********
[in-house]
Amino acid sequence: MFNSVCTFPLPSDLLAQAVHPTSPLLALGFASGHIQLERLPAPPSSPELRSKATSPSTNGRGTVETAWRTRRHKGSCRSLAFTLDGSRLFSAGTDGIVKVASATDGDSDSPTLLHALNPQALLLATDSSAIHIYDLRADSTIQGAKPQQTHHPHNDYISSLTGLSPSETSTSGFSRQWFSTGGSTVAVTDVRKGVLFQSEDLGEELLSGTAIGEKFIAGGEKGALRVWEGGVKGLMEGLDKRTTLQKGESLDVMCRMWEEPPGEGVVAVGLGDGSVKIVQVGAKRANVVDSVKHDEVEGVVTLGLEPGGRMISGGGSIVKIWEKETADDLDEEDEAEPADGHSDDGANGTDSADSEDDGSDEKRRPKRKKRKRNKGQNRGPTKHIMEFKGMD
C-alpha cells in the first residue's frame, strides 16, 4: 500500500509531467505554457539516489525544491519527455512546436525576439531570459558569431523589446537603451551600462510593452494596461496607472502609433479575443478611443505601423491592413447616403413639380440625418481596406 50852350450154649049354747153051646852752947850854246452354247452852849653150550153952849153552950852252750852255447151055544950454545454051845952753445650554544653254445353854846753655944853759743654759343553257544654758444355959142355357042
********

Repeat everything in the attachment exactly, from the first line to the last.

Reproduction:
[in-house]
Amino acid sequence: MFNSVCTFPLPSDLLAQAVHPTSPLLALGFASGHIQLERLPAPPSSPELRSKATSPSTNGRGTVETAWRTRRHKGSCRSLAFTLDGSRLFSAGTDGIVKVASATDGDSDSPTLLHALNPQALLLATDSSAIHIYDLRADSTIQGAKPQQTHHPHNDYISSLTGLSPSETSTSGFSRQWFSTGGSTVAVTDVRKGVLFQSEDLGEELLSGTAIGEKFIAGGEKGALRVWEGGVKGLMEGLDKRTTLQKGESLDVMCRMWEEPPGEGVVAVGLGDGSVKIVQVGAKRANVVDSVKHDEVEGVVTLGLEPGGRMISGGGSIVKIWEKETADDLDEEDEAEPADGHSDDGANGTDSADSEDDGSDEKRRPKRKKRKRNKGQNRGPTKHIMEFKGMD
C-alpha cells in the first residue's frame, strides 16, 4: 500500500509531467505554457539516489525544491519527455512546436525576439531570459558569431523589446537603451551600462510593452494596461496607472502609433479575443478611443505601423491592413447616403413639380440625418481596406 50852350450154649049354747153051646852752947850854246452354247452852849653150550153952849153552950852252750852255447151055544950454545454051845952753445650554544653254445353854846753655944853759743654759343553257544654758444355959142355357042